Volvo Cars is to begin the UK’s most ambitious autonomous driving trial in 2017 in order to speed up the introduction of technology that promises to reduce car accidents as well as free up congested roads.
The Swedish company, whose name has been synonymous with automotive safety ever since it invented the three point seat belt in 1959, is pioneering the development of autonomous driving (AD) systems globally as part of its commitment that no one will be seriously injured or killed in a new Volvo by the year 2020.
“Autonomous driving represents a leap forward in car safety,” says Håkan Samuelsson, president and chief executive. “The sooner AD cars are on the roads, the sooner lives will start being saved.”
Samuelsson will express his comments at a seminar sponsored by Volvo and Thatcham, the insurance industry’s research organisation, on May 3rd, entitled ‘A Future with Autonomous Driving Cars – Implications for the Insurance Industry’ at the America Conference Centre in London.
Volvo’s UK-based test will be called ‘Drive Me London’ and differentiate itself from other AD programmes by using real families driving AD cars on public roads.
Volvo will source its data from these everyday users and use it to develop AD cars which are suitable for real world driving conditions, rather than the more unrealistic conditions found on test tracks. Thatcham Research will be providing the technical data analysis and any professional test drivers needed as part of the trial.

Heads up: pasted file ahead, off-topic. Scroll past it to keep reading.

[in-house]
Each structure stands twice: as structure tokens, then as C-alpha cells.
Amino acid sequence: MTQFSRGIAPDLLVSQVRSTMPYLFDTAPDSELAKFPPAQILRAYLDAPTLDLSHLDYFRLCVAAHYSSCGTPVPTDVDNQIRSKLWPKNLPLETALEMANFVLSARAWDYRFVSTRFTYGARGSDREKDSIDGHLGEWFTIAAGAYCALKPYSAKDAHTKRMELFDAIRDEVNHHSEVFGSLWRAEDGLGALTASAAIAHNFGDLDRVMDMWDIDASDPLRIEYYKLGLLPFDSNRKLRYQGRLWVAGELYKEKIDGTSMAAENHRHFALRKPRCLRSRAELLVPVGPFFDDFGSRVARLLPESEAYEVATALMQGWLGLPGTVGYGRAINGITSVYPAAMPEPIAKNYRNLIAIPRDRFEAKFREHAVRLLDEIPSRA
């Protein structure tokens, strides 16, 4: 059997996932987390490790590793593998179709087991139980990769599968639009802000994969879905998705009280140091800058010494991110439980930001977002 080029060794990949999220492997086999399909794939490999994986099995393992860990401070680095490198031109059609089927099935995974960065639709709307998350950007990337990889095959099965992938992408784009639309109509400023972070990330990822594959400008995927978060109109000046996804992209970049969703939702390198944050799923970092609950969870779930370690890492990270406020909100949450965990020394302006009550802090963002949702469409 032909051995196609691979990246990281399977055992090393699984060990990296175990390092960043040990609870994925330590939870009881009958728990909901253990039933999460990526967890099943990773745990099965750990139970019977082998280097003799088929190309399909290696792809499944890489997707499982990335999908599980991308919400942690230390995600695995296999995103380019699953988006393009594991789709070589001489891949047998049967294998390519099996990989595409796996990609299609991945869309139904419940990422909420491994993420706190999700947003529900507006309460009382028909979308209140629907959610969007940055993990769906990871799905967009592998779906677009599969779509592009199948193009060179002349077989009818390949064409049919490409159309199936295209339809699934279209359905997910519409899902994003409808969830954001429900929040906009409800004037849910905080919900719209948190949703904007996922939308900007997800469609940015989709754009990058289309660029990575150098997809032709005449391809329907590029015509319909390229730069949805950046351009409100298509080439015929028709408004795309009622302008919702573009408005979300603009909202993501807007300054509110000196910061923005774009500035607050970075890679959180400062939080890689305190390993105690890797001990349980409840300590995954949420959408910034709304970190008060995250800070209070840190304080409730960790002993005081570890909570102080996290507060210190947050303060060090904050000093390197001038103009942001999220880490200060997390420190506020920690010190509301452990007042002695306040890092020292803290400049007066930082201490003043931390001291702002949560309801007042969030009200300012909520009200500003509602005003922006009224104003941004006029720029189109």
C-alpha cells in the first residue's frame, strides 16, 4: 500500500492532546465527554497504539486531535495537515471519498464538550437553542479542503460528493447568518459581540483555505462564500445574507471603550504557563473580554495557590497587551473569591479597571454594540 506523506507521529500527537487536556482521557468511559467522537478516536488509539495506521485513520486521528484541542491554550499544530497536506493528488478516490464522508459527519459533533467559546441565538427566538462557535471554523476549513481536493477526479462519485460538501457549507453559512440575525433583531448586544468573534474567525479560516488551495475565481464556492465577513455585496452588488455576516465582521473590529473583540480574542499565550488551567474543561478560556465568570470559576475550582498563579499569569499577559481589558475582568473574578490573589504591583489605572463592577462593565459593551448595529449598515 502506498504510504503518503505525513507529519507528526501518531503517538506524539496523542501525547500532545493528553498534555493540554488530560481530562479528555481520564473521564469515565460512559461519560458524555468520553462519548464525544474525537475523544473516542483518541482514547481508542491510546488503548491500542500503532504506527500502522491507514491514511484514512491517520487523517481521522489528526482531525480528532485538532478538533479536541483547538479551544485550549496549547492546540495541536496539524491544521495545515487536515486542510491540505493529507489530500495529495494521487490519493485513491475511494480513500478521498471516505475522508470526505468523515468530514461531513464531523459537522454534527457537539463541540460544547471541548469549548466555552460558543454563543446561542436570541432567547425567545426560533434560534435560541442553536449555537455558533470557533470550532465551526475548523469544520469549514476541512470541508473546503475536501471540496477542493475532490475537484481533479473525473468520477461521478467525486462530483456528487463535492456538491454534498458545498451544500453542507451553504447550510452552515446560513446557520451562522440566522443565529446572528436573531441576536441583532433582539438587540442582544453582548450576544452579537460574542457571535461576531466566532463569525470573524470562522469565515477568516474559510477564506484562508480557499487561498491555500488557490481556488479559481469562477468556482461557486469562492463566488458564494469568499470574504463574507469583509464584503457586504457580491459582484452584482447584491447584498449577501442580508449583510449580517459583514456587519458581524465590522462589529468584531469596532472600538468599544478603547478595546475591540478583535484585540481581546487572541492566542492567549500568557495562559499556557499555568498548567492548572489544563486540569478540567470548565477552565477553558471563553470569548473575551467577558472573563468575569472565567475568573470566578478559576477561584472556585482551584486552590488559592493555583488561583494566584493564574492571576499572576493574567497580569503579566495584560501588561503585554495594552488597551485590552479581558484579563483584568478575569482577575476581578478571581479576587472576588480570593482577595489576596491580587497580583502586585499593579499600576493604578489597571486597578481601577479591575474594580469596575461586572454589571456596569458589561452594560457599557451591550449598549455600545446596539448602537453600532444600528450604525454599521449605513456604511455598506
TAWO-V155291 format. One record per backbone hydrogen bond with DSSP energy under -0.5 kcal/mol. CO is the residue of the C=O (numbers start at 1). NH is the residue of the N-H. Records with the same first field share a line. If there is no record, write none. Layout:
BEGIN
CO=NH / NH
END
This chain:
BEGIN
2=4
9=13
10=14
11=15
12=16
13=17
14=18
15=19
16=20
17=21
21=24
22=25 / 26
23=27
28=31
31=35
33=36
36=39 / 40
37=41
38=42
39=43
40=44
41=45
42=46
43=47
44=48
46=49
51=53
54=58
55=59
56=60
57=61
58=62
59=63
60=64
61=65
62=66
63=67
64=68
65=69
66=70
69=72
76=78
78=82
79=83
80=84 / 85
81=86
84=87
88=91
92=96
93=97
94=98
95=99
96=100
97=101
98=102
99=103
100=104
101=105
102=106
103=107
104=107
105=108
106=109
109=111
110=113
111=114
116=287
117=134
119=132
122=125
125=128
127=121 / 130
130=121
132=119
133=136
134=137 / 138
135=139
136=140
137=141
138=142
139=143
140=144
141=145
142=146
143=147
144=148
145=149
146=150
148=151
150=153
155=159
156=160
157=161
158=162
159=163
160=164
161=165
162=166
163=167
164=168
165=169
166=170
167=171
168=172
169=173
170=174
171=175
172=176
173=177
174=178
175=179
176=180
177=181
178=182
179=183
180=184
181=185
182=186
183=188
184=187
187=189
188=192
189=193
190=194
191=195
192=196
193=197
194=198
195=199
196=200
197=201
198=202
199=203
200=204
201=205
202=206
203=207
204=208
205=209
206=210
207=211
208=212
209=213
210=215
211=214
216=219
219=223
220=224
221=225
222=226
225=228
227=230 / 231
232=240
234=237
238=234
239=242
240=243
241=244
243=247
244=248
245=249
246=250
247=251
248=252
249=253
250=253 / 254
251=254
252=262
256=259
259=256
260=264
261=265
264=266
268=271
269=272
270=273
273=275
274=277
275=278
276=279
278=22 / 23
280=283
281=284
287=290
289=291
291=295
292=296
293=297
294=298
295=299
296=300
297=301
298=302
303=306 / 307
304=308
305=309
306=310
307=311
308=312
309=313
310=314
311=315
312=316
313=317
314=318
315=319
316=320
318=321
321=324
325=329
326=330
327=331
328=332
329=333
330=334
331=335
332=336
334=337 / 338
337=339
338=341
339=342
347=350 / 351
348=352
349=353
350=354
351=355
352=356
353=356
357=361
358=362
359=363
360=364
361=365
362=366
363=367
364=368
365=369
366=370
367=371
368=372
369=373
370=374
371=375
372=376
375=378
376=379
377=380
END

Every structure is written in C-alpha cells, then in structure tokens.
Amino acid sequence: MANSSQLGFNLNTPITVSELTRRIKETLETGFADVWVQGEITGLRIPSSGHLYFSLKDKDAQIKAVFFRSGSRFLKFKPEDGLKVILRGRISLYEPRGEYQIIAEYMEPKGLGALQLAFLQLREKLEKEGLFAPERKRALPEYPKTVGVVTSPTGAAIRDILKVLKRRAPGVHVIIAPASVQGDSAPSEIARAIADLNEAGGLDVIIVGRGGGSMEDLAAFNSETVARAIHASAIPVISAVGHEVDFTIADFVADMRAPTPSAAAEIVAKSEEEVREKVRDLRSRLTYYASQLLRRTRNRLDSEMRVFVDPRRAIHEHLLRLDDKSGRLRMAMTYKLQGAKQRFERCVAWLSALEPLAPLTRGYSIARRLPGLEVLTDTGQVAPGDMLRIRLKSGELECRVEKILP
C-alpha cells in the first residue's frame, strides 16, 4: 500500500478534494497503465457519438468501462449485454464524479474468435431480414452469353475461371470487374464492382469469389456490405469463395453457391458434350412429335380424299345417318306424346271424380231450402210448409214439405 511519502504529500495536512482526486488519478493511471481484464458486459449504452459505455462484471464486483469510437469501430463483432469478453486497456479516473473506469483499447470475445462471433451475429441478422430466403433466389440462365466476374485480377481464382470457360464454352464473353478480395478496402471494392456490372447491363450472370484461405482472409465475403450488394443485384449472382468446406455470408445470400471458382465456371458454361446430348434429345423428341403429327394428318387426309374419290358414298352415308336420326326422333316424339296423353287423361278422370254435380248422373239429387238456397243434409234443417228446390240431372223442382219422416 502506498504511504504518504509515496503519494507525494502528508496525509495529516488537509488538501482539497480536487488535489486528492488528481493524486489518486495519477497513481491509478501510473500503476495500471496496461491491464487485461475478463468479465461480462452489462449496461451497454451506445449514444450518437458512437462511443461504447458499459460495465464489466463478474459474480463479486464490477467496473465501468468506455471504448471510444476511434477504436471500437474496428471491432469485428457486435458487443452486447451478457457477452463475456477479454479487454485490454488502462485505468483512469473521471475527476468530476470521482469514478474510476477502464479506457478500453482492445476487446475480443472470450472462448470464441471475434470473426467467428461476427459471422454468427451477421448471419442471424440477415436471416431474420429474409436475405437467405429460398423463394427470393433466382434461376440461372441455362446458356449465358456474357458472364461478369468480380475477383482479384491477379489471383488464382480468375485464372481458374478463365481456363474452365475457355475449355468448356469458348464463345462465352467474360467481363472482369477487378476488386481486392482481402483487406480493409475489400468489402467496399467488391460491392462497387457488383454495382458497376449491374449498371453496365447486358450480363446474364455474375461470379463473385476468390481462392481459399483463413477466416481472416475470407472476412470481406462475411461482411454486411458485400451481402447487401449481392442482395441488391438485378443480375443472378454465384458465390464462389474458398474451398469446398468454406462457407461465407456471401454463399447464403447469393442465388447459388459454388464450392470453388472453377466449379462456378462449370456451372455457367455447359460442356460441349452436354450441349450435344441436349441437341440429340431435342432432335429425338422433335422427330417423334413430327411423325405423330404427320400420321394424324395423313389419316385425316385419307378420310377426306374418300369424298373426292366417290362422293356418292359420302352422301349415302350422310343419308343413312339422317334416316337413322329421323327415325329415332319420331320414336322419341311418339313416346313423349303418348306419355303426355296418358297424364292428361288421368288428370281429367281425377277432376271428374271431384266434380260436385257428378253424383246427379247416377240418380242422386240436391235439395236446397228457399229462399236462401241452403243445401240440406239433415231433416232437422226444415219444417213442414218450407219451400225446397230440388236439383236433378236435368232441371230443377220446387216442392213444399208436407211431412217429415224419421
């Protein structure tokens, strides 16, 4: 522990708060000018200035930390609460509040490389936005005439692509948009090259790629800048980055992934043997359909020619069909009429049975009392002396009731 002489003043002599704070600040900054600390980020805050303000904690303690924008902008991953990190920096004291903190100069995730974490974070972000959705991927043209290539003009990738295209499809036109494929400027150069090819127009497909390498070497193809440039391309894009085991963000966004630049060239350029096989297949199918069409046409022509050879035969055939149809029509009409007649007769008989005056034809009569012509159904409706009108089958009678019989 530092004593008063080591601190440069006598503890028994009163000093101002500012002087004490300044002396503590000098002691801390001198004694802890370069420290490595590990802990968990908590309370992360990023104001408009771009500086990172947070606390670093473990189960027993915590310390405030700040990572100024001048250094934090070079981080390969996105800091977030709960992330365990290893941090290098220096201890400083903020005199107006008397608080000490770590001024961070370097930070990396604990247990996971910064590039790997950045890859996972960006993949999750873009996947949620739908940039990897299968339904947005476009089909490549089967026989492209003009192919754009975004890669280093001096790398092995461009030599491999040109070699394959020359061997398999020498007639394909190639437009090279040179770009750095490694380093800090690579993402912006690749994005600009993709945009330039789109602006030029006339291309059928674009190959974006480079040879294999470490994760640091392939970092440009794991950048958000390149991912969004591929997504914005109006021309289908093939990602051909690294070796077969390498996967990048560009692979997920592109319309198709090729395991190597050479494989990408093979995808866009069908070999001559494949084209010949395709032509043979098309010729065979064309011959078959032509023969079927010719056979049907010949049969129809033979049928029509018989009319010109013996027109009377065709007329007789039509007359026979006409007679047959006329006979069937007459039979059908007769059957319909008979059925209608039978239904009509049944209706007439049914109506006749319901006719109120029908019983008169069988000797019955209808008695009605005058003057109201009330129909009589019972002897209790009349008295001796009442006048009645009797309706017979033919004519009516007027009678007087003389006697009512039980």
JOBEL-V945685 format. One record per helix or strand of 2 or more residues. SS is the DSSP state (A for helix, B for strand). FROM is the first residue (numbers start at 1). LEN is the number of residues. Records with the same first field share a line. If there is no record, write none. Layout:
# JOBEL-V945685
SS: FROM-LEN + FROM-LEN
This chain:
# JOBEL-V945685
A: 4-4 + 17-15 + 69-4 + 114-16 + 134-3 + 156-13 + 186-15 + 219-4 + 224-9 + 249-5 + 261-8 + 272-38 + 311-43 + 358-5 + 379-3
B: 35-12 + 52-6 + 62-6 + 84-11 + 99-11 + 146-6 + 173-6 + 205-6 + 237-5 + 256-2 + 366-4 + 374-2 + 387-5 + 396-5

Drive Me London will begin in early 2017 with a limited number of semi-autonomous cars, expanding in 2018 to include up to 100 fully-autonomous cars, making it the largest and most extensive AD testing programme on Britain’s streets. The introduction of AD cars promises to revolutionise Britain’s roads in four main areas – safety, congestion, pollution and time saving.
Independent research has revealed that AD has the potential to reduce the number of car accidents significantly, in some cases by up to 30 per cent. Up to 90 per cent of all accidents are presently caused by driver error or distraction, something that should largely disappear with AD cars.
“Vehicle manufacturers are predicting that highly autonomous vehicles, capable of allowing the driver to drop ‘out of the loop’ for certain sections of their journey, will be available from around 2021. Without doubt, crash frequency will also dramatically reduce. We’ve already seen this with the adoption of Autonomous Emergency Braking (AEB) on many new cars. Research in the US by NHTSA predicts that by 2035, as a result of autonomous and connected cars, crashes will be reduced by 80%. Additionally, if a crash unfortunately can’t be avoided, then the impact speed will also drop as a result of the system’s performance – reducing the severity of the crash,” says Peter Shaw, chief executive at Thatcham Research.
In terms of congestion, AD cars allow traffic to move more smoothly, reducing traffic jams and by extension cutting dangerous emissions and associated pollution. Lastly, reduced congestion saves drivers valuable time.
“There are multiple benefits to AD cars,” concludes Samuelsson. “That is why, globally, governments need to put legislation and infrastructure in place to allow AD cars onto the streets as soon as possible. The car industry cannot do it all by itself. We need governmental help.”